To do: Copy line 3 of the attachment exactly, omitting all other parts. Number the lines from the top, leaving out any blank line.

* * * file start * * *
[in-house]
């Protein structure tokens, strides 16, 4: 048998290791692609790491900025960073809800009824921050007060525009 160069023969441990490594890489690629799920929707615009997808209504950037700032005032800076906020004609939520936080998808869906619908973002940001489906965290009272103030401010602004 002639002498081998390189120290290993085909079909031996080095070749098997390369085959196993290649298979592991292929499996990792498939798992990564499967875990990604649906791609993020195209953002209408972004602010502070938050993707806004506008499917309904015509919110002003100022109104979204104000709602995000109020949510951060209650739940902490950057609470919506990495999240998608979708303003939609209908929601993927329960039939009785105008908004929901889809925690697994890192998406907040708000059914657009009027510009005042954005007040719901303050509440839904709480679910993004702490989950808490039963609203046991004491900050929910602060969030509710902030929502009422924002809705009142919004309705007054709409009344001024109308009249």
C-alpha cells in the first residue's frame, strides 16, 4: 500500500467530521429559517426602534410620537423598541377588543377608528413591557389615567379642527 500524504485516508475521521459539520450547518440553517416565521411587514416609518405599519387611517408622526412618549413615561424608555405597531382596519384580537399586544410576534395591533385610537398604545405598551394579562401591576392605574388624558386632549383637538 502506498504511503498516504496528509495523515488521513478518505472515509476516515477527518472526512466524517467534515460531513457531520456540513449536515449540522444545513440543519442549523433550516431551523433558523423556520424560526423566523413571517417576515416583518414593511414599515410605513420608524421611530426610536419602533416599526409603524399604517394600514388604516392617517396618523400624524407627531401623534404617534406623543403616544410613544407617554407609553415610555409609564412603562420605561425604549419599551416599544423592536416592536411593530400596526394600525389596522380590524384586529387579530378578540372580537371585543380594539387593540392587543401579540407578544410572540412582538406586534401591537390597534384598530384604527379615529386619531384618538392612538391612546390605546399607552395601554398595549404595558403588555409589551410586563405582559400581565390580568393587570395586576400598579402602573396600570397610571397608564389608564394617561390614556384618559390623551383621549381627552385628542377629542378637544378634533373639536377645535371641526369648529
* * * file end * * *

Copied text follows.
C-alpha cells in the first residue's frame, strides 16, 4: 500500500467530521429559517426602534410620537423598541377588543377608528413591557389615567379642527 500524504485516508475521521459539520450547518440553517416565521411587514416609518405599519387611517408622526412618549413615561424608555405597531382596519384580537399586544410576534395591533385610537398604545405598551394579562401591576392605574388624558386632549383637538 502506498504511503498516504496528509495523515488521513478518505472515509476516515477527518472526512466524517467534515460531513457531520456540513449536515449540522444545513440543519442549523433550516431551523433558523423556520424560526423566523413571517417576515416583518414593511414599515410605513420608524421611530426610536419602533416599526409603524399604517394600514388604516392617517396618523400624524407627531401623534404617534406623543403616544410613544407617554407609553415610555409609564412603562420605561425604549419599551416599544423592536416592536411593530400596526394600525389596522380590524384586529387579530378578540372580537371585543380594539387593540392587543401579540407578544410572540412582538406586534401591537390597534384598530384604527379615529386619531384618538392612538391612546390605546399607552395601554398595549404595558403588555409589551410586563405582559400581565390580568393587570395586576400598579402602573396600570397610571397608564389608564394617561390614556384618559390623551383621549381627552385628542377629542378637544378634533373639536377645535371641526369648529